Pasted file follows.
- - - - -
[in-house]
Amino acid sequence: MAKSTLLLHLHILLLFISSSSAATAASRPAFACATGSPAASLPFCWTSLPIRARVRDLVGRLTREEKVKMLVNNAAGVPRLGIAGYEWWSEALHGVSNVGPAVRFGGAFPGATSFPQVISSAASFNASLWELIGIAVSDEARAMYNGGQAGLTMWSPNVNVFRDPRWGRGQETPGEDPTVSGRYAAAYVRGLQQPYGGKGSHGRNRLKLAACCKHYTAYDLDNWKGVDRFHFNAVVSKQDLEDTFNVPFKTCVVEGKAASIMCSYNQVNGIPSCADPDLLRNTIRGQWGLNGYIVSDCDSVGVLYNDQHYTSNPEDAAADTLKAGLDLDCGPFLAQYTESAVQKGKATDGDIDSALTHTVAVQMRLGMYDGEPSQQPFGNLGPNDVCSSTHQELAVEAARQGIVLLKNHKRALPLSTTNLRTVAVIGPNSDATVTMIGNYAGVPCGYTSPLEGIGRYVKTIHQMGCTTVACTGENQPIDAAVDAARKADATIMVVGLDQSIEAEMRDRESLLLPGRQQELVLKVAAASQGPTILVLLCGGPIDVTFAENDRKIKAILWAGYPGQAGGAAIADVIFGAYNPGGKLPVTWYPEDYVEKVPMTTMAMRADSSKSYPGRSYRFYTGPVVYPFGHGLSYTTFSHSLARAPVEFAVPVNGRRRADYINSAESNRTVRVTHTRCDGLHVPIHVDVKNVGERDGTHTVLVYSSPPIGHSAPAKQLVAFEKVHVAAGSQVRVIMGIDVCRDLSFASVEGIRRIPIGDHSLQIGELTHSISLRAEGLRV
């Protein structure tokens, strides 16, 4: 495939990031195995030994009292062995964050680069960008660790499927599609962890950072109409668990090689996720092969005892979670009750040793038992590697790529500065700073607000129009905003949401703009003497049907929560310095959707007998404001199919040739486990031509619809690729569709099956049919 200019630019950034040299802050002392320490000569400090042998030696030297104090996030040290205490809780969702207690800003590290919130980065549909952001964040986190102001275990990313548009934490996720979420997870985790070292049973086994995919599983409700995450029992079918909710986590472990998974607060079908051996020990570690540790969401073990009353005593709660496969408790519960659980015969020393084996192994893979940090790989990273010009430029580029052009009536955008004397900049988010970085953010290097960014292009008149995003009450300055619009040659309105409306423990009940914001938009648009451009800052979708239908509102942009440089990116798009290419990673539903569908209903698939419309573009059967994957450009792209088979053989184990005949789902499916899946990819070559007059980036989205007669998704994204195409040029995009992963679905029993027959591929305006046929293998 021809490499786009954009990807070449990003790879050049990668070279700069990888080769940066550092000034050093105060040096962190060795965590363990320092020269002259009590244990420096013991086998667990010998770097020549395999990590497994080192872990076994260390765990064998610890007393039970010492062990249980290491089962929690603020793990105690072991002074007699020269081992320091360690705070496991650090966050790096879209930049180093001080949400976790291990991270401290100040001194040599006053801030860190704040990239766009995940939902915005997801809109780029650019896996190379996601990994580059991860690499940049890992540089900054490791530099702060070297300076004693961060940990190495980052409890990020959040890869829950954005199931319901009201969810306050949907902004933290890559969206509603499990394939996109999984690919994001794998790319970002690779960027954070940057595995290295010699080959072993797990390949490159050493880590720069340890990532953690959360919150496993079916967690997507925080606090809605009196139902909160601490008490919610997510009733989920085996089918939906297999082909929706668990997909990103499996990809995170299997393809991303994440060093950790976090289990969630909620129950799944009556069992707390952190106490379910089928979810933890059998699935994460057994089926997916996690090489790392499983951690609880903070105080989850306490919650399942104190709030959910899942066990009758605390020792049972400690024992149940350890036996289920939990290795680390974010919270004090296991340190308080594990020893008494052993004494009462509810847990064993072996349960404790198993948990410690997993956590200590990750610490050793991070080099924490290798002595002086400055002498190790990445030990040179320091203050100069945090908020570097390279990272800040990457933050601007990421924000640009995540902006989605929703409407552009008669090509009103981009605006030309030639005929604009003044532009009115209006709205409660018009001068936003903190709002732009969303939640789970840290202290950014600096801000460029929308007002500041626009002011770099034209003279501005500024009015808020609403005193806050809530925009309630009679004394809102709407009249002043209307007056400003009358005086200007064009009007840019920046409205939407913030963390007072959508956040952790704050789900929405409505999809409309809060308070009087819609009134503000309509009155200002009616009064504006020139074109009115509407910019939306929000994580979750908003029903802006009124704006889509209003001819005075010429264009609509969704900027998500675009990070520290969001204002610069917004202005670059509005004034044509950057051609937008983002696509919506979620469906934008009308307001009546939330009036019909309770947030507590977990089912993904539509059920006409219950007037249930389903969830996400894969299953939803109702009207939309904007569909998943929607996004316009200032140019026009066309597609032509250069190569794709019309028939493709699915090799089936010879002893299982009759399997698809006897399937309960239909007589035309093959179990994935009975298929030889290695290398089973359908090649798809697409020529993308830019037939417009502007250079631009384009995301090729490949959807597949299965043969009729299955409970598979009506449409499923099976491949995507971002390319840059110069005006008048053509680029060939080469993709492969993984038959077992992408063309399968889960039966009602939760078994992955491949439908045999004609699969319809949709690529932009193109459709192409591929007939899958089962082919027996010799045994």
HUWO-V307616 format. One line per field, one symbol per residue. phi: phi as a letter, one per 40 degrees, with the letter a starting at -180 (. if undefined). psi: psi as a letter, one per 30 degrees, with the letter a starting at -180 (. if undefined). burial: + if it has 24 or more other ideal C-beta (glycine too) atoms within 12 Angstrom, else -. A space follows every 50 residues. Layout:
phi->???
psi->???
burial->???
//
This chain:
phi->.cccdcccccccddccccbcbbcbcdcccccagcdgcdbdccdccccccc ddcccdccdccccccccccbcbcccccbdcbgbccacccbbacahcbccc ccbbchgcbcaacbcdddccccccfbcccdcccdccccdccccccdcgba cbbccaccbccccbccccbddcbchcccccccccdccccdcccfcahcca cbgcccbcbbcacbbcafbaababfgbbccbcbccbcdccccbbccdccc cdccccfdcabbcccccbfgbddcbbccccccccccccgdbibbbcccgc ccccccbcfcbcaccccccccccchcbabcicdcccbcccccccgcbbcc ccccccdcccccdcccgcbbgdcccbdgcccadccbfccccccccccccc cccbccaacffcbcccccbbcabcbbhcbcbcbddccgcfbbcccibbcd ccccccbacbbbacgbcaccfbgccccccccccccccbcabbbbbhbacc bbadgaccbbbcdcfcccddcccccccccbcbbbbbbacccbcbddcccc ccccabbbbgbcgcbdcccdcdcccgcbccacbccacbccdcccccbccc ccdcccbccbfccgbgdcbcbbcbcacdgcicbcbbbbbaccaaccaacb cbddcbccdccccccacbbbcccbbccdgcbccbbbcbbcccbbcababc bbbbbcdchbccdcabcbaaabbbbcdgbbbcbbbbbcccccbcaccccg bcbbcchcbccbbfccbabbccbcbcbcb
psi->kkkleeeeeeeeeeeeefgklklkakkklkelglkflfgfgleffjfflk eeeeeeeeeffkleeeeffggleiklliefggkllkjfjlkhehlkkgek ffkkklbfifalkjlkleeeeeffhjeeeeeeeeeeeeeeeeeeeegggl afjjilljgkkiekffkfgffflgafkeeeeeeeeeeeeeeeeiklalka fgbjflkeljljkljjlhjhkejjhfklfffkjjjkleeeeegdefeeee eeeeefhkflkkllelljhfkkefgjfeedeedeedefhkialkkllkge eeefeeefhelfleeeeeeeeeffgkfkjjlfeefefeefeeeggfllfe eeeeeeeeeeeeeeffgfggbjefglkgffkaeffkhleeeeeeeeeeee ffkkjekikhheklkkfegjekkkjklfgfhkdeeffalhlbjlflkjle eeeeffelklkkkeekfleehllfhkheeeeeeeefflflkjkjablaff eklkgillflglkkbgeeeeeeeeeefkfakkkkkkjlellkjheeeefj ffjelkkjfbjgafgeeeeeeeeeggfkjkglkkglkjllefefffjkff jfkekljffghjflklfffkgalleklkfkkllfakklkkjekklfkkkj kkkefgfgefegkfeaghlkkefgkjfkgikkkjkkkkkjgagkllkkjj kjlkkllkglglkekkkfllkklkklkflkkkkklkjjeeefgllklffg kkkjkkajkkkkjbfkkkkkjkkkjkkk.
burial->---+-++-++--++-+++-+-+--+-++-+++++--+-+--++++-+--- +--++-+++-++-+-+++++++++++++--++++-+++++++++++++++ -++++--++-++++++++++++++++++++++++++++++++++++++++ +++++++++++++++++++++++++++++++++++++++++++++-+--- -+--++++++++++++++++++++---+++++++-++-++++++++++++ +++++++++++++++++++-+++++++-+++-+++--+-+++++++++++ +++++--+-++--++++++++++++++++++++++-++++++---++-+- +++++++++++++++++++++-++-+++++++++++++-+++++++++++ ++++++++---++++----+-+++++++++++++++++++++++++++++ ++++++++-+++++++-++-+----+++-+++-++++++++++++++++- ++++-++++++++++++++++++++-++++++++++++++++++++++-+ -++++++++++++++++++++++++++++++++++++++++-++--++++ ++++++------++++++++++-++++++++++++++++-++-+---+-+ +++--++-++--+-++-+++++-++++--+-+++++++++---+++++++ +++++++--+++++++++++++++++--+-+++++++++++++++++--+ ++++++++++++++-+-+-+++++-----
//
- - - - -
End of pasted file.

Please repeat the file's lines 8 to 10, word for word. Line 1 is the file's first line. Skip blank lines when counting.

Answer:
//
This chain:
phi->.cccdcccccccddccccbcbbcbcdcccccagcdgcdbdccdccccccc ddcccdccdccccccccccbcbcccccbdcbgbccacccbbacahcbccc ccbbchgcbcaacbcdddccccccfbcccdcccdccccdccccccdcgba cbbccaccbccccbccccbddcbchcccccccccdccccdcccfcahcca cbgcccbcbbcacbbcafbaababfgbbccbcbccbcdccccbbccdccc cdccccfdcabbcccccbfgbddcbbccccccccccccgdbibbbcccgc ccccccbcfcbcaccccccccccchcbabcicdcccbcccccccgcbbcc ccccccdcccccdcccgcbbgdcccbdgcccadccbfccccccccccccc cccbccaacffcbcccccbbcabcbbhcbcbcbddccgcfbbcccibbcd ccccccbacbbbacgbcaccfbgccccccccccccccbcabbbbbhbacc bbadgaccbbbcdcfcccddcccccccccbcbbbbbbacccbcbddcccc ccccabbbbgbcgcbdcccdcdcccgcbccacbccacbccdcccccbccc ccdcccbccbfccgbgdcbcbbcbcacdgcicbcbbbbbaccaaccaacb cbddcbccdccccccacbbbcccbbccdgcbccbbbcbbcccbbcababc bbbbbcdchbccdcabcbaaabbbbcdgbbbcbbbbbcccccbcaccccg bcbbcchcbccbbfccbabbccbcbcbcb